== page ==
Posts Tagged ‘Jesuits’

The remaining days of Lent … and a king’s requiem

Wednesday, March 25th, 2015

Very shortly we will be moving into the end of Lent. To help you make the most of these final days of the season, to observe the most solemn days on our calendar, and to celebrate the joy of Easter, I offer you this wonderful resource from the Irish Jesuits and Loyola Press.  It is called Sacred Space and it is much more than a website. It is a virtual community of which you can be a member and it is available in a variety of languages.

Ignatian Spirituality can sometimes appear to be a bit complicated, but it really isn’t if you have the right guide. Sacred Space has been offering this online service for 16 years. I discovered it about 10 years ago and have treasured it ever since. I hope you will, too.

On another note…

King Richard III of England, whose remains were located  under a parking lot in the city of Leicester in 2012, 527 years after his defeat by Henry Tudor and death at Bosworth Field, is being buried Thursday, March 26, in Leicester Cathedral. He will be buried in the rite of the Church of England, which is causing a bit of a stir. You might be interested in the way the Roman Catholic Archbishop of Westminster, Cardinal Vincent Nichols, addressed this. Richard, of course, lived before the English Reformation, which was set in motion by Henry Tudor’s son, King Henry VIII. The British Jesuits have the story on their website, Thinking Faith.

Cardinal Nichols also addressed the sticky business of whether or not Richard really was that terrible villain portrayed by Shakespeare in Richard III or was the victim of a deliberate attempt to blacken his name and therefore legitimize what some believe was the dubious claim of Henry Tudor to the throne.  Does it matter now?

I have always considered Richard’s fate in history to be a cautionary tale about believing what we today call “spin.” It also reminds me that, as George Orwell pointed out, history is written by the winners.

On Ignatius’ feast day, thanks to an early New York Jesuit

Tuesday, July 31st, 2012

Today, July 31, is the feast of St. Ignatius Loyola, founder of the Society of Jesus. This is an appropriate day to write about the contributions of one of his sons, whose name is known by so few, but to whom the Catholics of New York owe so much: Father Anthony Kohlmann, S.J., the first vicar general of the Diocese of New York.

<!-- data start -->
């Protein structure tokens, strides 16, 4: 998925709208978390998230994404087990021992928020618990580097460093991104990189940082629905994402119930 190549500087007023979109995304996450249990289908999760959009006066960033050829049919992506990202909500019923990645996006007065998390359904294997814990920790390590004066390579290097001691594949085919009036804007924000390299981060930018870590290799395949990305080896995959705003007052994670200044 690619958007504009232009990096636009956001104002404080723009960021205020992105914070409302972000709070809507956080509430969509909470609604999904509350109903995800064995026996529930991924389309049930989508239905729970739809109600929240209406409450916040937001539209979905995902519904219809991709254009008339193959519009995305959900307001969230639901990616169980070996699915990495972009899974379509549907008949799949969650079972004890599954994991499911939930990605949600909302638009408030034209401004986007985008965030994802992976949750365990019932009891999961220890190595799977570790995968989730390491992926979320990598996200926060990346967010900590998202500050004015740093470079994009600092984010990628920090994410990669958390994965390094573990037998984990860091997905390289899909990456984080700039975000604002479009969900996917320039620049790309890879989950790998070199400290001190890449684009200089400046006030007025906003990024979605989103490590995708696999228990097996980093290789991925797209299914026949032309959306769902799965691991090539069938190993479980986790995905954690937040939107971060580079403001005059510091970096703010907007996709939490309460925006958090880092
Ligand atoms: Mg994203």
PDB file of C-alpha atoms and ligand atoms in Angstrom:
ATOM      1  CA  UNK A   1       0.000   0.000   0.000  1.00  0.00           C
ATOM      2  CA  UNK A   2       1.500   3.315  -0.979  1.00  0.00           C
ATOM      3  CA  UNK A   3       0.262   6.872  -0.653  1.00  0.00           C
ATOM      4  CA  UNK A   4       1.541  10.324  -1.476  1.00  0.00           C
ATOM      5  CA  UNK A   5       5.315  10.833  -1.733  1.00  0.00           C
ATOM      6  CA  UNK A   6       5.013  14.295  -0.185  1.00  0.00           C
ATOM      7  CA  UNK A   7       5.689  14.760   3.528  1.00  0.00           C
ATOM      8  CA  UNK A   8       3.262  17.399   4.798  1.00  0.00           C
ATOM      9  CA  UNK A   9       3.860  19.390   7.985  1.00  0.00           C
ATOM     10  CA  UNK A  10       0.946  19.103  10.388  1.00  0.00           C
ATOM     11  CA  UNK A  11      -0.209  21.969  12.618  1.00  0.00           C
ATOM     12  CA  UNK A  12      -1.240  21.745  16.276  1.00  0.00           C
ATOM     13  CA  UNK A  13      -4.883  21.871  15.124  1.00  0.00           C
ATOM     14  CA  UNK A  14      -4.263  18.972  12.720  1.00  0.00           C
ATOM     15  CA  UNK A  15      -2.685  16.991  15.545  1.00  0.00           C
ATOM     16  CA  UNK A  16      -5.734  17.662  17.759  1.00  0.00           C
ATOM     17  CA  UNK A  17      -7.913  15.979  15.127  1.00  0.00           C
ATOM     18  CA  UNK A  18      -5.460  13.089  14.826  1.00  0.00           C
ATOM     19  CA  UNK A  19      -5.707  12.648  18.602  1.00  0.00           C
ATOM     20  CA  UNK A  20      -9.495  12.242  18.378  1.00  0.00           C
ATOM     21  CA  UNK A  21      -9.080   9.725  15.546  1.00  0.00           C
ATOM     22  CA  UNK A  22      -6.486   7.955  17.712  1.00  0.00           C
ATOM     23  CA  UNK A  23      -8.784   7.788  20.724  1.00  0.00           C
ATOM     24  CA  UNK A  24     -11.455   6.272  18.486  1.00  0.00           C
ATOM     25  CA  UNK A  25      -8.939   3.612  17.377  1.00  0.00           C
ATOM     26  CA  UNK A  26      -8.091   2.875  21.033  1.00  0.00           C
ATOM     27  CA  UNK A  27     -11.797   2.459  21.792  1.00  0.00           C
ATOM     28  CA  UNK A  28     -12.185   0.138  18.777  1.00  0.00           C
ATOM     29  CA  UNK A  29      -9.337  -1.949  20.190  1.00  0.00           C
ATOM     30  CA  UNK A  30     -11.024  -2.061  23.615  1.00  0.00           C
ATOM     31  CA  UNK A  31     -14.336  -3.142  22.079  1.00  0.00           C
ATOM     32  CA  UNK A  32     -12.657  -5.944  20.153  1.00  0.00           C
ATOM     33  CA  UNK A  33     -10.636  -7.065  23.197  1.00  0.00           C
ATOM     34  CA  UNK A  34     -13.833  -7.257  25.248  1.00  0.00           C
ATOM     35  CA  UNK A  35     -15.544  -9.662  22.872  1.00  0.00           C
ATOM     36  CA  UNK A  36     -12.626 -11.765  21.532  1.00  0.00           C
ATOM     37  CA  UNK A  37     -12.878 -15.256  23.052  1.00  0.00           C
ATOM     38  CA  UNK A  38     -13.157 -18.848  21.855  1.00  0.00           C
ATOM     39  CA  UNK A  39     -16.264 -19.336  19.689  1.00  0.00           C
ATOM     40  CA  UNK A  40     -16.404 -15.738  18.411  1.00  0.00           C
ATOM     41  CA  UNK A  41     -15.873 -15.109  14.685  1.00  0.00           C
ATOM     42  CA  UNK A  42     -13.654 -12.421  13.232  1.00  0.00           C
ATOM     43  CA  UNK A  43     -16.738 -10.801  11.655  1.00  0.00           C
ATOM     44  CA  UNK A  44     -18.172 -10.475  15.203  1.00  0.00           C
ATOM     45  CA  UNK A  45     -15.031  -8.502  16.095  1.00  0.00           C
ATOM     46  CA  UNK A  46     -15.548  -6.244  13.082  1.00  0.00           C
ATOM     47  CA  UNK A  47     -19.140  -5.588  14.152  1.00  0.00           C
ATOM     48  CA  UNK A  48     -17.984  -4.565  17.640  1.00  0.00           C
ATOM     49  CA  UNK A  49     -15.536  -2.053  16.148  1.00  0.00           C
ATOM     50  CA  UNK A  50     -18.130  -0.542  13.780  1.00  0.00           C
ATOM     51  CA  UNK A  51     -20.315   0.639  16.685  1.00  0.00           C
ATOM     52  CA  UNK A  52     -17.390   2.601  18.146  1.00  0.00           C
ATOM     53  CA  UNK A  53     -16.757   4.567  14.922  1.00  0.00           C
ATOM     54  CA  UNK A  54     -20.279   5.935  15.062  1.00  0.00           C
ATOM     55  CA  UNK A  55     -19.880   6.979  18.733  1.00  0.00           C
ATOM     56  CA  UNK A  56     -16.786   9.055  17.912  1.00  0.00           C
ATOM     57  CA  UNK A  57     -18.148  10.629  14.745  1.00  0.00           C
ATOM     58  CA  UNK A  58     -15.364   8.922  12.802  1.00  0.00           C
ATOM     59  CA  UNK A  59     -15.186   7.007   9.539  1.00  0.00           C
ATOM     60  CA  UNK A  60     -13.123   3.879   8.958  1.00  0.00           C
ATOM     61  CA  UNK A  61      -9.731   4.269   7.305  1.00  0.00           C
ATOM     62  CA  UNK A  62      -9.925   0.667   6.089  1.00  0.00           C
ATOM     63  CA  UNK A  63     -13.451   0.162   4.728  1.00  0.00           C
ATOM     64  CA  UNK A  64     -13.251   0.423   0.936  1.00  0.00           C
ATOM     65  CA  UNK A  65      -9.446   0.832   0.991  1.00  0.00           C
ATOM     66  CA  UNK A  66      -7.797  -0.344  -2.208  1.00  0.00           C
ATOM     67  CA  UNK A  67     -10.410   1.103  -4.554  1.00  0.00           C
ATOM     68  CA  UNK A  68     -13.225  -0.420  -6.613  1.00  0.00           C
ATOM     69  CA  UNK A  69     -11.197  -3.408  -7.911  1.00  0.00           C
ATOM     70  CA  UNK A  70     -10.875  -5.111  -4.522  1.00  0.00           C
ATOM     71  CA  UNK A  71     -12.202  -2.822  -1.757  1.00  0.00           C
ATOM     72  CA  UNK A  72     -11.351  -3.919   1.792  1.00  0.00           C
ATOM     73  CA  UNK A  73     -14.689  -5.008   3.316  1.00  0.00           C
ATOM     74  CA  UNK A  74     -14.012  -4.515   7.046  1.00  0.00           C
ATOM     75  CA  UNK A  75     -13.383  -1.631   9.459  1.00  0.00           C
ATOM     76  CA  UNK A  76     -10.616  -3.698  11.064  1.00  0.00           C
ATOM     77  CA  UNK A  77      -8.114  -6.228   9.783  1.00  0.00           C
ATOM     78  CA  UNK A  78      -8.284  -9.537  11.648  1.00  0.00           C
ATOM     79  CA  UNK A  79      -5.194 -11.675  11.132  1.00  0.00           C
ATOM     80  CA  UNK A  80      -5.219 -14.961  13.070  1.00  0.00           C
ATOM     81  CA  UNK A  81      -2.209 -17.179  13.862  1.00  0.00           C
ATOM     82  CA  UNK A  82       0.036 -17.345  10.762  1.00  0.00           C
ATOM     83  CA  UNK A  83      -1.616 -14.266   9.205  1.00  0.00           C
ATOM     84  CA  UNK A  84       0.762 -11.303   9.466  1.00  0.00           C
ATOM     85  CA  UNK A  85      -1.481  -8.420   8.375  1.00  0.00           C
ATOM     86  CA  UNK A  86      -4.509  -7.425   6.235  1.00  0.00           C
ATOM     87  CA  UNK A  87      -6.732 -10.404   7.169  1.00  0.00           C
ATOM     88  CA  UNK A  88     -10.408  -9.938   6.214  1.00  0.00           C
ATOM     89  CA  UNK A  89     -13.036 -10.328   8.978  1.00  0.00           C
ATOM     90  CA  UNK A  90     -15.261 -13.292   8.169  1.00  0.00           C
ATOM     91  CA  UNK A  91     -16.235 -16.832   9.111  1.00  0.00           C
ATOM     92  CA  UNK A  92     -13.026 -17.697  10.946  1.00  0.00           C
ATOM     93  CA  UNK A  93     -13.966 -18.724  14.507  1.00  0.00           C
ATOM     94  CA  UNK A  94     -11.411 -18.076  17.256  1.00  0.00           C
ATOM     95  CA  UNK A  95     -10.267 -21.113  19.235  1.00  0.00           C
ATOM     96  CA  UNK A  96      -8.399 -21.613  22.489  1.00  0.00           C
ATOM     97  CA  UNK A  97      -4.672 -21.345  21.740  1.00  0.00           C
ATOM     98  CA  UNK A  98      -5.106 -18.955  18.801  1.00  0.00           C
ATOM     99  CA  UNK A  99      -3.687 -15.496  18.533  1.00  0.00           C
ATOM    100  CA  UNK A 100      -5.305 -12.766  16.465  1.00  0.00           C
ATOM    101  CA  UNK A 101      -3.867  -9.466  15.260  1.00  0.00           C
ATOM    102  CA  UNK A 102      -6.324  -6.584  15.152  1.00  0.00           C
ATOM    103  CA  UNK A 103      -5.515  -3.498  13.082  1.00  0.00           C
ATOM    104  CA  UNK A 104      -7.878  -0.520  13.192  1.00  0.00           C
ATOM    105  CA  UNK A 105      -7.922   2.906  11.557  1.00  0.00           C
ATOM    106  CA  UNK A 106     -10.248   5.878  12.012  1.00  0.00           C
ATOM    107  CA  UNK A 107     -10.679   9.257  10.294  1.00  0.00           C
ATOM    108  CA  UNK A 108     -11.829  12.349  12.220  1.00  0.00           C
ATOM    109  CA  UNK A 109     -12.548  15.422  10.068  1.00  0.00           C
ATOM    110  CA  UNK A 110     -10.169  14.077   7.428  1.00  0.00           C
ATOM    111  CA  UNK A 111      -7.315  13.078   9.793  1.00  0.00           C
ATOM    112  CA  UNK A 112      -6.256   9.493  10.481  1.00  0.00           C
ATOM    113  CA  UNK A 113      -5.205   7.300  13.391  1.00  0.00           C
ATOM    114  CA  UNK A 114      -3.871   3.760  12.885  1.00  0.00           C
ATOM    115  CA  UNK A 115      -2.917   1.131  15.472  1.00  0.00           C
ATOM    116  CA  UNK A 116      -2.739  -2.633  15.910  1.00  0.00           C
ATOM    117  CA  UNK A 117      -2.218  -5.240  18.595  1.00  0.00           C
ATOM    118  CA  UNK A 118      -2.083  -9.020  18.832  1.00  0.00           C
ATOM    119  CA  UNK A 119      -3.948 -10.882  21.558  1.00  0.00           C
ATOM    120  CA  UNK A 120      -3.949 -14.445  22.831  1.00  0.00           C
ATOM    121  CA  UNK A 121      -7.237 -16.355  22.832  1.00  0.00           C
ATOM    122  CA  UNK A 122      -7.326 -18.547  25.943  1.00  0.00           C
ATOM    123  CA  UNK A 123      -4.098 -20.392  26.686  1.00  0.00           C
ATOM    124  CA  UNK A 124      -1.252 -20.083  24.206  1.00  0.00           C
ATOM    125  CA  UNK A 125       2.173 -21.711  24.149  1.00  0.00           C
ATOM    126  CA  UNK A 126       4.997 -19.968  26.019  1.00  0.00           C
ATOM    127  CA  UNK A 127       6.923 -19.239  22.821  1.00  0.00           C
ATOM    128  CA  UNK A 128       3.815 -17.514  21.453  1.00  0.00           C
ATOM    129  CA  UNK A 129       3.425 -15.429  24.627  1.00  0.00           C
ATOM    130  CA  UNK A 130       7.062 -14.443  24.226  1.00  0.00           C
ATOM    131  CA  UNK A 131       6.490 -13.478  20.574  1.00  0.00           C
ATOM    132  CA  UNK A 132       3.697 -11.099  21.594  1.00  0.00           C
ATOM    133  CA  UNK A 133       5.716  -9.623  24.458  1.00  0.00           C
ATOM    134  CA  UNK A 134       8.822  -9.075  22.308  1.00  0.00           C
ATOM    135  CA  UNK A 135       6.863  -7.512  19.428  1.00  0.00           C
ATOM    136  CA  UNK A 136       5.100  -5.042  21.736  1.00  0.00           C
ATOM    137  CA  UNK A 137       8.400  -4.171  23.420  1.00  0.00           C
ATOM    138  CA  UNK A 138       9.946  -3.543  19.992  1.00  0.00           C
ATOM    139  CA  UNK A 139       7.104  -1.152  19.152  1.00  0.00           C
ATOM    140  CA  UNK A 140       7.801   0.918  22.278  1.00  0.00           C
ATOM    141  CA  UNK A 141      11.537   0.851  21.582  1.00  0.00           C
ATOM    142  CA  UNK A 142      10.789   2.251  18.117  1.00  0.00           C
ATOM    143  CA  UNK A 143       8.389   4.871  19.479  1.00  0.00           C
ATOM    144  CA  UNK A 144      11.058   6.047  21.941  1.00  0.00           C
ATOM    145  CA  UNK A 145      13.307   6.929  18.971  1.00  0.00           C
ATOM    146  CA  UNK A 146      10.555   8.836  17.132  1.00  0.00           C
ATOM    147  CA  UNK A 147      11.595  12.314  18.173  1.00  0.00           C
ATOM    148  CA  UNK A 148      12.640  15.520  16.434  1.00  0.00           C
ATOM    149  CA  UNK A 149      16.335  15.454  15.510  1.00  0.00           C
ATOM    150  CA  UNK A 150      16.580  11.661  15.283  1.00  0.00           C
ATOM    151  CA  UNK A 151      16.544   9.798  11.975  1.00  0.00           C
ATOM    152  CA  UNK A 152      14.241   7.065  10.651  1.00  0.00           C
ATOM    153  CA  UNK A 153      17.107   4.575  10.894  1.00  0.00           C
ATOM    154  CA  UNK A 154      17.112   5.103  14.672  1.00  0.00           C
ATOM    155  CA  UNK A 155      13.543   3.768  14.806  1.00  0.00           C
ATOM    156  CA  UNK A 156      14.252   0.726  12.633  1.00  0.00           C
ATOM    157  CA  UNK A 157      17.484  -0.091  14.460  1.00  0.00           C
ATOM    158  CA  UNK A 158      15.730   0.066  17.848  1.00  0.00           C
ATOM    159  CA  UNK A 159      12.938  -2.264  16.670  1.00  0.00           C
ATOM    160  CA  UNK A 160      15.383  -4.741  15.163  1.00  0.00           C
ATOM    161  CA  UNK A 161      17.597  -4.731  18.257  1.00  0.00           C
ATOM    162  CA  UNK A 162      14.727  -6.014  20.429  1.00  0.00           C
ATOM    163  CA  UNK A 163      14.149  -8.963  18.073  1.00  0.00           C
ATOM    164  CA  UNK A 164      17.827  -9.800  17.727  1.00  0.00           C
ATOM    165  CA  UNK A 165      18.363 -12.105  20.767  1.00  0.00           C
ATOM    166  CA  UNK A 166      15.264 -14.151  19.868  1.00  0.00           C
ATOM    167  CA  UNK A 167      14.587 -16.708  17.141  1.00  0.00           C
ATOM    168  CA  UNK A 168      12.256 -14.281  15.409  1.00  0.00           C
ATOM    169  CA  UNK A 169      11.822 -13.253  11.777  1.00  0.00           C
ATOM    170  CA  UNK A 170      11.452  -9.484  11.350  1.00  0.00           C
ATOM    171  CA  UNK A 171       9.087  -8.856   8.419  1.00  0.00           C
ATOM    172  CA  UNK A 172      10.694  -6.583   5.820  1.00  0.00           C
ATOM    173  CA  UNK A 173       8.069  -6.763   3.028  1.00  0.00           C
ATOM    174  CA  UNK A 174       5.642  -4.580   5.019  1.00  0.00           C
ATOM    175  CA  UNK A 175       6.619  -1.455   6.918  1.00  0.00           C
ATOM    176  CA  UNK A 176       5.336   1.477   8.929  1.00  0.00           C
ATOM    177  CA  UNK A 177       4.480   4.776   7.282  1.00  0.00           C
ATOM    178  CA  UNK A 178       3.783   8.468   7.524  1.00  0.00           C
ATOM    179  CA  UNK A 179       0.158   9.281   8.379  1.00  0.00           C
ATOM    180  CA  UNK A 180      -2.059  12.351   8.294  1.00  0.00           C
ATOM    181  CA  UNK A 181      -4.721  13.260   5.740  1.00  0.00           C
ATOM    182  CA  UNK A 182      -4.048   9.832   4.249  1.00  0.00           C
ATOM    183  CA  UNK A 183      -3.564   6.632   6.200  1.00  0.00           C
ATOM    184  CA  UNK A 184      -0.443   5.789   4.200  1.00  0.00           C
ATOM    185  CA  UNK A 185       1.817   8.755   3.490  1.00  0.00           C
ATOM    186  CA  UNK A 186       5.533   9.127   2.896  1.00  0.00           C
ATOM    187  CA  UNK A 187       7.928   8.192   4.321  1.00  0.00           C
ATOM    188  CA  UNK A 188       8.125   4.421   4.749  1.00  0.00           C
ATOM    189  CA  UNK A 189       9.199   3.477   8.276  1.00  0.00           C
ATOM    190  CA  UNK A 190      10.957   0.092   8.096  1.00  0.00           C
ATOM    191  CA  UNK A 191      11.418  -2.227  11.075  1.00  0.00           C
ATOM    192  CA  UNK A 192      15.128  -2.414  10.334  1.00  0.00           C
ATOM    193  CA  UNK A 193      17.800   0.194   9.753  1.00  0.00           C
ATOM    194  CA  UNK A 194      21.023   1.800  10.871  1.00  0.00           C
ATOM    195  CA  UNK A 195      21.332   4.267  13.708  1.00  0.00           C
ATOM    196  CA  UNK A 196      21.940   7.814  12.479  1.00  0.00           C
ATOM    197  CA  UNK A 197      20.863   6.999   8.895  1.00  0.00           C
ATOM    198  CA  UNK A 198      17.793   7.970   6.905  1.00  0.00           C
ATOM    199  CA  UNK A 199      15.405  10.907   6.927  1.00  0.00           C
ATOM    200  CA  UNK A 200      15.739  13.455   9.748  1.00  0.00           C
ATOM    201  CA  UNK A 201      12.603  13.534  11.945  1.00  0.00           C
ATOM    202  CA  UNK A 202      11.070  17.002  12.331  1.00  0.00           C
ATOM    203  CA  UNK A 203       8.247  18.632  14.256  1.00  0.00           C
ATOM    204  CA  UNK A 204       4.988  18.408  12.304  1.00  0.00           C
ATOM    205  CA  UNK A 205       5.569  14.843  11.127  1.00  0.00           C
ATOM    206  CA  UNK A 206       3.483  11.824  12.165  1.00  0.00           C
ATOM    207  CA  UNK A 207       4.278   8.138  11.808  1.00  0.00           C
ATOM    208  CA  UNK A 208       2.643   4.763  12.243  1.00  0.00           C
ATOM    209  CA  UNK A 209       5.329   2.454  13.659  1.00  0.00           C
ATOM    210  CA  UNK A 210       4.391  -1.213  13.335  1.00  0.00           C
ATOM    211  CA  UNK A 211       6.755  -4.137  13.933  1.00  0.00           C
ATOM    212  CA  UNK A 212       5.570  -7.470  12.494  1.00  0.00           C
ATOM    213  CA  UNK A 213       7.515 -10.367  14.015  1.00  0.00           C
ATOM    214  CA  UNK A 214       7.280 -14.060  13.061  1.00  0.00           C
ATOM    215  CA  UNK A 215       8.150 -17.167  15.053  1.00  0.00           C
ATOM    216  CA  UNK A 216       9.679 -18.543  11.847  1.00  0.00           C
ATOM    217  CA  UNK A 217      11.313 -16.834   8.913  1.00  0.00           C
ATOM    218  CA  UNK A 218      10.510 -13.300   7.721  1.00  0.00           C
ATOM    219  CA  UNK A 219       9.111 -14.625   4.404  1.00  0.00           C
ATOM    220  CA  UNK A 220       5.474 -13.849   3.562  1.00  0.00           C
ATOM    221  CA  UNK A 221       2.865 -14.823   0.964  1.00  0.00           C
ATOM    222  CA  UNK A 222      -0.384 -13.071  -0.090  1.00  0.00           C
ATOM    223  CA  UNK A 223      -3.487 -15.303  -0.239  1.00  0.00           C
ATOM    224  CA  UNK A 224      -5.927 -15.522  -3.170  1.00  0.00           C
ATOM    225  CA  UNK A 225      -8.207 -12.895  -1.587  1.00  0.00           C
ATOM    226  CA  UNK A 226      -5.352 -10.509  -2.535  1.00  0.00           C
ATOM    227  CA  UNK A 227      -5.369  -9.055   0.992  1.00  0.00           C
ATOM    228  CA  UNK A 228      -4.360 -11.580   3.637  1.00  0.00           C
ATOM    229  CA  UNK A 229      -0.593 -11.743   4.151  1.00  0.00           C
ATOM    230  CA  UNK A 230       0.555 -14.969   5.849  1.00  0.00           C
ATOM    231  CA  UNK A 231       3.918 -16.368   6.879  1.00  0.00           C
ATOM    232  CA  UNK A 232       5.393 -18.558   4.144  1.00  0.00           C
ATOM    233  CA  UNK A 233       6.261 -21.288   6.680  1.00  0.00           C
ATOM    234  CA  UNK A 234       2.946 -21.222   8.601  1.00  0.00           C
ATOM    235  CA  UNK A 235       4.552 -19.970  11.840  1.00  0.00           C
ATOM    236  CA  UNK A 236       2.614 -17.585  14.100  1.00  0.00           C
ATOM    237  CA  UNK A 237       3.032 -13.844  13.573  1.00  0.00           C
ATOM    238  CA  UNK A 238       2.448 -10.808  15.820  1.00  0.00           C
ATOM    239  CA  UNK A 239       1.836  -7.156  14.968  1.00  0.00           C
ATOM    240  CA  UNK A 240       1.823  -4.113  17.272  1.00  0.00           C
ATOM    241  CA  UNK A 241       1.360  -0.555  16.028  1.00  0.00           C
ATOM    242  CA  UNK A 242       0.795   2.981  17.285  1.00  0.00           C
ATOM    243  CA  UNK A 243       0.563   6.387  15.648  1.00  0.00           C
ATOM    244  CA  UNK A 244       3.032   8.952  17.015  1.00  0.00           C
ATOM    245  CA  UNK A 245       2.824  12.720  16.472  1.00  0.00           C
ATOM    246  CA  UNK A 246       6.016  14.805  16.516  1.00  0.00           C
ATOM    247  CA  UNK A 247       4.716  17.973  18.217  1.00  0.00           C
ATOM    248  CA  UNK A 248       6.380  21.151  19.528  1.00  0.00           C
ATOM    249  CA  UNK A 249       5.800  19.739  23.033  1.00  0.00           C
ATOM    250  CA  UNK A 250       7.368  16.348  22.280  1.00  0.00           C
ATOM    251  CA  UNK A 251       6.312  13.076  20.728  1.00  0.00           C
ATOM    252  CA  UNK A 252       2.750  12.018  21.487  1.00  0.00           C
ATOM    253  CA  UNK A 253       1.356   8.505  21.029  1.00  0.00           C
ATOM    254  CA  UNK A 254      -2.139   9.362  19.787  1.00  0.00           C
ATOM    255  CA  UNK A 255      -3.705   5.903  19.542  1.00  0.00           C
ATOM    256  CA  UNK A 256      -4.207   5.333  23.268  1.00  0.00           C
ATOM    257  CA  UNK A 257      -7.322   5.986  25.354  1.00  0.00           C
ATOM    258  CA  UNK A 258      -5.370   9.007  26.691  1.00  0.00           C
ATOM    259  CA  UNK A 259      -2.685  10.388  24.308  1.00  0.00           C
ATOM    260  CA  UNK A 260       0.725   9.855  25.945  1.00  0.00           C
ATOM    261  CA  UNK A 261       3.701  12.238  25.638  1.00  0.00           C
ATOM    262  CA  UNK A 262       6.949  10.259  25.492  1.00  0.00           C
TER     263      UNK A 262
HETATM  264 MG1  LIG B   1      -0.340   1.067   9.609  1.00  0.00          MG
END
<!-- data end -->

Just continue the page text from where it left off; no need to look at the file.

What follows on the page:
In 1808, Pope Pius VII created four new dioceses in the United States. One of them was New York. The pope named a Dominican friar, Father Luke Concannon, as the first bishop. The new bishop made plans to sail here from Naples, but Napoleon got in his way by placing an embargo on American ships. Realizing that he wasn’t going to get to his new diocese anytime soon, Bishop Concannon wrote to the pope and asked for a vicar general to be appointed in the meantime. The pope named a German Jesuit, Anthony Kohlmann, to the position while the bishop tried unsuccessfully to set sail. Bishop Concannon died in Naples in 1810 and Father Kohlmann went on serving as vicar general until 1814.

At the time of Kohlmann’s arrival, there was just one church for New York’s 14,000 Catholics, St. Peter’s. The pastor there was ill and shorthanded; the Catholics were, shall we say, a tad lukewarm in their practice of the faith. The energetic Jesuit soon could report that Mass was being celebrated in three languages, religious education classes were thriving, and the Catholics were outgrowing St. Peter’s.  It was a time for a second church and what a church it would be: the first St. Patrick’s Cathedral.  It was built on the site of a cemetery, well north of the northern border of New York City, Canal Street. Many Catholics complained that the site was too far out of town, but Kohlmann apparently understand that the city was growing and had only one way to go: north. This was a lesson a future ordinary of New York, Archbishop John Hughes would learn, too.